Some targeted content, such as graphic novels dedicated to helping special-education and English-language learners enhance their reading skills, are doing quite well, says Tim McHugh, co-owner of Saddleback Educational Publishing of Irvine, Calif.
This kind of differentiation, or customization, is quite necessary, experts say.
“Students learn in different ways,” says Jay A. Diskey, executive director of the school division of the Association of American Publishers. “I think that the school publishing industry has done a terrific job over the past several years of creating a lot of RTI (response-to-intervention) product. These are instructional materials that are designed to help certain types of struggling learners succeed in their goals. And these are the types of things that simply weren’t around for a long of period of time. RTI recognizes that there’s all types of learners out there and that each student needs to be served with specific types of instructional materials.”
Instructional Materials for Teachers Selling Well, Too
Corinne Burton, president of Shell Education and publisher of Teacher Created Materials Publishing—both of Huntington Beach, Calif.—reports that teacher training and development materials are her companies’ strongest sellers. Perhaps inversely correlated, she says sales of test-preparation products are taking a hit. “Test prep has run its course in many areas, and school districts are realizing that the best way to prepare students for standardized tests is to provide a strong curriculum, with trained teachers to implement the curriculum,” she says.
The (Digital) Learning Channel
District by district, technology is taking hold in American schools. Evans cites examples of students receiving homework by e-mail, then sending it back to their teachers to be graded. At the same time, as one district eliminates print textbooks and all students use laptops, another remains devoted to paper and ink.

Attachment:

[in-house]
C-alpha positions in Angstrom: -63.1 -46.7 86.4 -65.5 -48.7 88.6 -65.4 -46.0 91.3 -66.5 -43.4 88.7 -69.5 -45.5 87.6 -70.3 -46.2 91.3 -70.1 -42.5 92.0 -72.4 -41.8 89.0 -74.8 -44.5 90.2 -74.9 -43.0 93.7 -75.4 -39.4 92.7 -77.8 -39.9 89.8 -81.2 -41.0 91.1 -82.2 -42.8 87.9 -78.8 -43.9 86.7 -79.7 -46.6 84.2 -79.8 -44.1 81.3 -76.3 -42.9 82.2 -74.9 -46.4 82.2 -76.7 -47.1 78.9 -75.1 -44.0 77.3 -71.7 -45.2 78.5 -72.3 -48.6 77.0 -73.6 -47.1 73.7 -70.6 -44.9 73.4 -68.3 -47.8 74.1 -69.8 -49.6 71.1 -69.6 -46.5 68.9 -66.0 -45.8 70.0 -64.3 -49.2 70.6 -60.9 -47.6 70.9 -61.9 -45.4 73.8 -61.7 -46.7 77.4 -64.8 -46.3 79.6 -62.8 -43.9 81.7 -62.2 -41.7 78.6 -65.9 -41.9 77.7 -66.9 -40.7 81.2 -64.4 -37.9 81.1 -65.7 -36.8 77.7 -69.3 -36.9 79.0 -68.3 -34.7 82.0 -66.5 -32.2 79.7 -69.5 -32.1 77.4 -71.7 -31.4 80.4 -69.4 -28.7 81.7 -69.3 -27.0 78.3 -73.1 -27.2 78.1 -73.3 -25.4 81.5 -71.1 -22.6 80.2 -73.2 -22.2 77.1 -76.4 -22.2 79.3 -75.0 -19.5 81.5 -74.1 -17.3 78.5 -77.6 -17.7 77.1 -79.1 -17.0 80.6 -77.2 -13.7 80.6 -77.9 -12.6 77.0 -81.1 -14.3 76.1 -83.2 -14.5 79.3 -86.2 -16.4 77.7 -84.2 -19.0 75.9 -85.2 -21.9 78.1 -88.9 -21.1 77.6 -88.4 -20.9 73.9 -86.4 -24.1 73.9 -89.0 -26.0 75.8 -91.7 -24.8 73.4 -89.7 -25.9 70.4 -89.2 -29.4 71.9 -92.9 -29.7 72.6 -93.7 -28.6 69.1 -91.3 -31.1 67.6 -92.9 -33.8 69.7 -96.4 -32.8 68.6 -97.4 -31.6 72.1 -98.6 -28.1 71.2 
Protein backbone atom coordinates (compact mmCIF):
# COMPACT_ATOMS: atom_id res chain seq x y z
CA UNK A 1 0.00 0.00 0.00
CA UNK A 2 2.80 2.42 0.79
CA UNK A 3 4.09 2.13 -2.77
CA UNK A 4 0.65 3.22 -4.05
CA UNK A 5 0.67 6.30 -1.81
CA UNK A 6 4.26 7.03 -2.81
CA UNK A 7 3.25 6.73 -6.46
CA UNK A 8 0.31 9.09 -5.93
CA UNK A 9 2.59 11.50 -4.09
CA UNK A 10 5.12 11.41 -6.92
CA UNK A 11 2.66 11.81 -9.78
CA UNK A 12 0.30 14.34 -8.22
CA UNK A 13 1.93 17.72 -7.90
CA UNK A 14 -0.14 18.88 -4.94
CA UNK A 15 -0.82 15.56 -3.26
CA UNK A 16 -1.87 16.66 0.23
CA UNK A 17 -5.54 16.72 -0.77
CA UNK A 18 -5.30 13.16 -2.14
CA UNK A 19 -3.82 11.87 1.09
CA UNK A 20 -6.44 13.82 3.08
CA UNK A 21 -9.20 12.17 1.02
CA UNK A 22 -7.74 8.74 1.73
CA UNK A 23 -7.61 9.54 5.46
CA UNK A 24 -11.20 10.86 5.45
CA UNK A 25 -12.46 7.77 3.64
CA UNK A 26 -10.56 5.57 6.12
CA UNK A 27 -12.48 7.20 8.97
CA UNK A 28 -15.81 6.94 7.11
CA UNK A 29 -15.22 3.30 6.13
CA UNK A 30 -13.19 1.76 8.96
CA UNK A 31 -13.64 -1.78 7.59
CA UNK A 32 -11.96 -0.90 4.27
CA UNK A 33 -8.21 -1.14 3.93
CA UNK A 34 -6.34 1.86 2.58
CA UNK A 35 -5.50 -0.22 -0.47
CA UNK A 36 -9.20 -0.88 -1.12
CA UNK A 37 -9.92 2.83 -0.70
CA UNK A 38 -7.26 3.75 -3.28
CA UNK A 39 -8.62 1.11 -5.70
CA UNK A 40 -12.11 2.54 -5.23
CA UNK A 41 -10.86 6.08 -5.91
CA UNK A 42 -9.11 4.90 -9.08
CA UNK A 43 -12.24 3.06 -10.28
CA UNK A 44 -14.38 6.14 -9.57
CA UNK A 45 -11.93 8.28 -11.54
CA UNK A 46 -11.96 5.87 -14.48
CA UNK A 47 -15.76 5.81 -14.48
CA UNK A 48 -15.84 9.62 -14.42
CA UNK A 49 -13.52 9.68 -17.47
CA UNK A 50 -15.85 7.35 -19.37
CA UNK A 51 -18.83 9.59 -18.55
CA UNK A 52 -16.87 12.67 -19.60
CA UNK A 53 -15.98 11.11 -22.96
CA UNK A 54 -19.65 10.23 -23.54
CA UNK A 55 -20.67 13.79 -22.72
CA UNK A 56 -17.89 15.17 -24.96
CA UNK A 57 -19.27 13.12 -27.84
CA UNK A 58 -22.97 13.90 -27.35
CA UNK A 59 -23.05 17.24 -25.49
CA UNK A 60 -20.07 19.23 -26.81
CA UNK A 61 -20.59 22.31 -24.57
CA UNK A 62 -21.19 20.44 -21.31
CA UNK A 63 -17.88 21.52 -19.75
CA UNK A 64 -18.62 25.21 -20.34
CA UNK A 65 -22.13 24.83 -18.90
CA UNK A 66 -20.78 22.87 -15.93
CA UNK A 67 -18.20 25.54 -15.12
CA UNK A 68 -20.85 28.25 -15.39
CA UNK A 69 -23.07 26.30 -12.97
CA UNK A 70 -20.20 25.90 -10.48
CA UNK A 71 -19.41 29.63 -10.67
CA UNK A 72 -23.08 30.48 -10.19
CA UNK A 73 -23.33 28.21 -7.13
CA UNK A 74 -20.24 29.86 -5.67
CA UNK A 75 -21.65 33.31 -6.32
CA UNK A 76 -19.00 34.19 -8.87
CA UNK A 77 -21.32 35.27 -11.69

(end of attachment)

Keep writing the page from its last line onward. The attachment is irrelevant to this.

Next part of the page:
Therefore, publishers have to be ready for students and districts who are technologically advanced, as well as those who are not, he says. (Evans points out that Evan-Moor is among the publishers that can provide electronic technology, including, for instance, lessons that can be projected from computers onto classroom whiteboards, which are similar to overhead projectors but can provide computer functionalities on the whiteboard screen that operate by touch instead of click.)
“A textbook no longer is a single print book, but a program that incorporates material in print, digital, audio and visual formats,” Mickey says.
“It’s a push-pull thing,” seconds Charlene Gaynor, chief executive officer of The Association of Educational Publishers, an organization that represents supplemental educational publishers. “I mean, there’s a lot of people who are real advocates of educational technology. But for a long period of time, the schools couldn’t do it because they didn’t have computers, [or] the school wasn’t wired for the Internet—there were all of these technology barriers. So the pioneers were ahead of the curve, and there were a few companies that were basically developing content strictly for the computer.